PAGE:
What’s Behind Europe’s Travel Chaos?
Strikes and staff shortages are forcing airlines to cancel thousands of flights and causing hour-long queues at major airports, dashing hopes of a scorching first summer after the Covid lockdowns.
Here is a summary of some of the key developments:
After job cuts and sweeping pay cuts when Covid-19 halted travel, industry personnel from pilots to baggage handlers are demanding big pay rises and better working conditions.
Norwegian Air in June agreed to a 3.7% pay rise for pilots, among other benefits, as a sign of what other airlines might have to offer to avoid labor disputes.
A three-day strike by refuellers at Britain’s busiest airport, due to start on Thursday, has been called off after workers received a revised offer, union Unite said.
➡️ French airports
French unions said on July 19 that they had reached wage agreements for ground staff after three months of negotiations. The deal will result in a pay increase of more than 6% for some lower pay brackets, while higher-level jobs will see an increase of around 1% to 5%.
➡️ SAS AB
SAS and pilot unions have reached a pay deal, the Scandinavian airline announced on Tuesday, ending a 15-day strike that has blocked 3,700 flights and cast doubt on the carrier’s future.
The airline, which filed for bankruptcy protection in the United States on the second day of the strike, said the industrial action cost it more than $145 million and affected 380,000 passengers.
SAS said the deal entailed increased productivity, increased seasonal capacity flexibility and a commitment to rehire 450 pilots made redundant during the pandemic.
The pilots agreed to a reduction of around 25% in wages and conditions as well as up to 60 hours of work per week, the president of the Danish pilots’ union told Danish media.
The Dutch branch of Air France KLM and the unions said on July 14 that they had reached a collective labor agreement after weeks of unrest. The agreement includes a two-step salary increase totaling 4% for ground staff with a minimum monthly increase of 80 euros ($80.5) before tax in each phase.
A German union representing Lufthansa ground staff is demanding at least 350 euros per month more over 12 months to cushion the effects of soaring inflation.
Staff called on the German flag carrier to end its “cost-cutting spree” in a letter to the supervisory board seen by Reuters on July 6, saying it had contributed to the recent chaos by laying off too many workers.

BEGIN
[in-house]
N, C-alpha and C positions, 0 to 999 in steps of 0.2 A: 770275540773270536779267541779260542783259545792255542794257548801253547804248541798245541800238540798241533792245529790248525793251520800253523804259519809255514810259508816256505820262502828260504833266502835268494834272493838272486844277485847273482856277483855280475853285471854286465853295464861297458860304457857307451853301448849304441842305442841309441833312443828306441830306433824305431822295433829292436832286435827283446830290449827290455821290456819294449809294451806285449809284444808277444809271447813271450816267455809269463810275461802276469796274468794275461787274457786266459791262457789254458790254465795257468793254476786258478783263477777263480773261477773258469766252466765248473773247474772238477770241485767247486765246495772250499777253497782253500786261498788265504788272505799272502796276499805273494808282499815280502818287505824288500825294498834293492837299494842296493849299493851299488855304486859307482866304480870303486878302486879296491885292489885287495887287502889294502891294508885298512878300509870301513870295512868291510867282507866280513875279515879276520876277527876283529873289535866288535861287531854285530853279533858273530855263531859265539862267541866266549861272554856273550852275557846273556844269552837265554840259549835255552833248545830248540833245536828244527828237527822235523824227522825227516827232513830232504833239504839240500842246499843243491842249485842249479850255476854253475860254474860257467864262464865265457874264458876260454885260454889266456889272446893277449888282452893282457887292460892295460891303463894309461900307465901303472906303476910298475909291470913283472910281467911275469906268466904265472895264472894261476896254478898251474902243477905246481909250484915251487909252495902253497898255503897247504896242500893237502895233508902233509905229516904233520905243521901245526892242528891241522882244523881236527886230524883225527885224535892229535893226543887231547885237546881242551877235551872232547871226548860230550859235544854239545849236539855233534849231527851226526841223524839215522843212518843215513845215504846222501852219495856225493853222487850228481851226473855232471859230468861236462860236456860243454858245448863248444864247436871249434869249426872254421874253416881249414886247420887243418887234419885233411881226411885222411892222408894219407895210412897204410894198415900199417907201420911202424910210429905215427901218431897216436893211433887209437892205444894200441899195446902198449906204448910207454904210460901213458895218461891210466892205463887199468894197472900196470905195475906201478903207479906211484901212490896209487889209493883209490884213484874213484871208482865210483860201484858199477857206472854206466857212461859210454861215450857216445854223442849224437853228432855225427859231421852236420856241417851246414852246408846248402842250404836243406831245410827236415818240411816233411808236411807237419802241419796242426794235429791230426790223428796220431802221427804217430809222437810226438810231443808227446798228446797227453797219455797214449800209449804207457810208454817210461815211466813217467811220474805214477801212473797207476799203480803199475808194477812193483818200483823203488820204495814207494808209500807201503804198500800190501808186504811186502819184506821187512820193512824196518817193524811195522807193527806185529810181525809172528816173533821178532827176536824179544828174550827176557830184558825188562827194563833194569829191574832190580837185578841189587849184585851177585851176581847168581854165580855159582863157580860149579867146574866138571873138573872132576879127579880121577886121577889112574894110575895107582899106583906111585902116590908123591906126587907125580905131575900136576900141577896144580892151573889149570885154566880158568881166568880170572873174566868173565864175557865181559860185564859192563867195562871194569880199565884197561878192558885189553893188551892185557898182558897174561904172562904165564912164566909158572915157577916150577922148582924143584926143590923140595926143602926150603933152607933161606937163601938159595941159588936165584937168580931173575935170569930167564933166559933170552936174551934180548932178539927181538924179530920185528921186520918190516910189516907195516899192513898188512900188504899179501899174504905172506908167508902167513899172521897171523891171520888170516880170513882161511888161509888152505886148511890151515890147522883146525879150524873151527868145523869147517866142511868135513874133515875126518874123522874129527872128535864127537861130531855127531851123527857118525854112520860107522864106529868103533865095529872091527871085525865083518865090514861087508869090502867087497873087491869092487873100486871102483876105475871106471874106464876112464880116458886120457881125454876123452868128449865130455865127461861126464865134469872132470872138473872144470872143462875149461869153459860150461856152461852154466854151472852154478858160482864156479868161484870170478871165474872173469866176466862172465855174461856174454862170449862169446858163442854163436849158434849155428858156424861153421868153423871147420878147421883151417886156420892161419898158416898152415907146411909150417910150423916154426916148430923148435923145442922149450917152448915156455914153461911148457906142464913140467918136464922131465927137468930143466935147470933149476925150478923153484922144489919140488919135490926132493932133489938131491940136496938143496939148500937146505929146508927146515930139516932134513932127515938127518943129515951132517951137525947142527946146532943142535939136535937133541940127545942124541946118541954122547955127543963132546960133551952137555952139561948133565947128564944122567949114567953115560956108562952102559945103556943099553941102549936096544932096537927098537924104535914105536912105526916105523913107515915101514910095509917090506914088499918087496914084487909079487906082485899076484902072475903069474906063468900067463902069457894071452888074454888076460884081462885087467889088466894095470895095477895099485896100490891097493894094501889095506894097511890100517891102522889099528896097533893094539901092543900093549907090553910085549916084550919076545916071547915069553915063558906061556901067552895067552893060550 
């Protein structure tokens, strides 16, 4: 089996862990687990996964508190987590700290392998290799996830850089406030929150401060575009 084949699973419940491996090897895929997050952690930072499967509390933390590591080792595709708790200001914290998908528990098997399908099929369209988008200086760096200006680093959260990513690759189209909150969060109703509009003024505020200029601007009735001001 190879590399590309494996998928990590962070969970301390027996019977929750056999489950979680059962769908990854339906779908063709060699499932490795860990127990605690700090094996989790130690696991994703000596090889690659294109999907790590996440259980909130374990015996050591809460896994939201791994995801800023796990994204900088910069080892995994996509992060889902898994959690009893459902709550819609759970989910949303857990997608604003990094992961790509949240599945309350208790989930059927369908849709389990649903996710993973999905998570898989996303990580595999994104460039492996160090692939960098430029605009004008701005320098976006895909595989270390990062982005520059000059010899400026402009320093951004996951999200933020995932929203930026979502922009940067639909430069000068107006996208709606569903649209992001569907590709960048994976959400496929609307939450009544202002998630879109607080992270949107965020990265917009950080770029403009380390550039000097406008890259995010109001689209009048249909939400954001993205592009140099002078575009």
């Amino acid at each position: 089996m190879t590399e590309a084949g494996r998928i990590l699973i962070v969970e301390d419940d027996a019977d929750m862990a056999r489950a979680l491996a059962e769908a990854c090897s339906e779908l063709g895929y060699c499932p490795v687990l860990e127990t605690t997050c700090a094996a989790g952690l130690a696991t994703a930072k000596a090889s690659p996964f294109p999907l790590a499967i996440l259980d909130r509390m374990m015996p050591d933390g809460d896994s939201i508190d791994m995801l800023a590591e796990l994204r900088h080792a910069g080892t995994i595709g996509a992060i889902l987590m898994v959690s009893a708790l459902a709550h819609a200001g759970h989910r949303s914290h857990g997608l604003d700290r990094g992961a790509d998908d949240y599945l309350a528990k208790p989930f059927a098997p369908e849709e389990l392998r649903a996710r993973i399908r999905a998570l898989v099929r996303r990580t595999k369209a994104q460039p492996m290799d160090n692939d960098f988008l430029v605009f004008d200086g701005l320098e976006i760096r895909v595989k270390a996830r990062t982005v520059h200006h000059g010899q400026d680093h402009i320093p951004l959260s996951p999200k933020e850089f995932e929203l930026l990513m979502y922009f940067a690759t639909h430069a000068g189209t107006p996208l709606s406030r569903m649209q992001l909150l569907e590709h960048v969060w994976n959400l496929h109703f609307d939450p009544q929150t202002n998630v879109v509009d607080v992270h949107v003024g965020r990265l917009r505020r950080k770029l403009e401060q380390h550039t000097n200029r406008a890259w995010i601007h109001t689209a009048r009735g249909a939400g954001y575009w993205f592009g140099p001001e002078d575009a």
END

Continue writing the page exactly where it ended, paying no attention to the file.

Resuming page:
Lufthansa declined to comment on the letter, although its chief executive apologized to employees and customers in late June, saying the airline “had gone too far in cutting costs here and there”.
Ryanair announced on Thursday that it has reached a five-year agreement with unions representing pilots in France and Spain. The agreements include a return to pre-Covid salaries and “allow for salary improvements and other benefits beyond the full return of salaries to Ryanair pilots based in France and Spain”, the airline said in a statement. .
➡️ Easy jet
Spain-based easyJet cabin crew plan to go on strike for nine days in July, demanding a 40% increase in their base pay, which is far below that of countries like France and Germany , said the local union USO.
Reduced summer hours
Airlines cut thousands of flights from their summer schedules to deal with the disruption, including Lufthansa, British Airways, easyJet, KLM and Wizz Air, while major airports also took action to limit traffic.
On July 18, flights to and from Britain’s London Luton Airport were temporarily halted after soaring temperatures caused a fault on its runway, prompting airlines to delay or divert planes.
On July 12, Heathrow asked airlines to stop selling tickets for summer departures, after capping the number of passengers from the hub at 100,000 a day to limit queues, delays in baggage and cancellations.
The UK government launched an ‘Aviation Passenger Charter’ on July 17 to help passengers know what to do if they face cancellations, delays or missing baggage with advice on how to complain if they believe they have been treated unfairly.
Recruitment and incentives
Airports and airlines are scrambling to hire more workers, from pilots to security and border control staff and baggage handlers after many left during the Covid-19 crisis.
Industry executives say it’s difficult to recruit for often physically demanding and relatively low-paying jobs at airports that are often out of town. Training new hires and getting them security cleared to work at airports also takes months.
➡️ Schiphol has agreed to pay an additional 5.25 euros ($5.50) per hour to 15,000 cleaners, porters and security guards over the summer.
One of Europe’s busiest airports needs to hire 500 security guards. Today, there are 58,000 workers at and around the airport, 10,000 fewer than before the pandemic.
➡️ Charles de Gaulle and Orly airports in Paris need to fill 4,000 jobs mainly in security, maintenance and travel retail, according to airport operator Groupe ADP and Alliance CDG.
More than 20,000 people were made redundant at Charles de Gaulle during the pandemic, according to the CGT union.
Airport security company ICTS, which operates at Charles de Gaulle, is offering a one-off bonus of 180 euros to those who delay their holidays after September 15 and 150 euros for staff who take on new recruits, according to a CGT union representative.
➡️ Frankfurt Airport, Germany’s busiest hub, has rehired almost 1,000 ground service workers after cutting around 4,000 during the pandemic, but will continue to see disruption due to a lack of workers at the airport. over the next two or three months, said its operator Fraport.
Germany plans to fast-track work permits and visas for several thousand foreign airport workers, mostly from Turkey, to help ease travel chaos.
According to the airport association ADV, around one in five jobs in the field of aircraft security, check-in and handling are unfilled at German airports.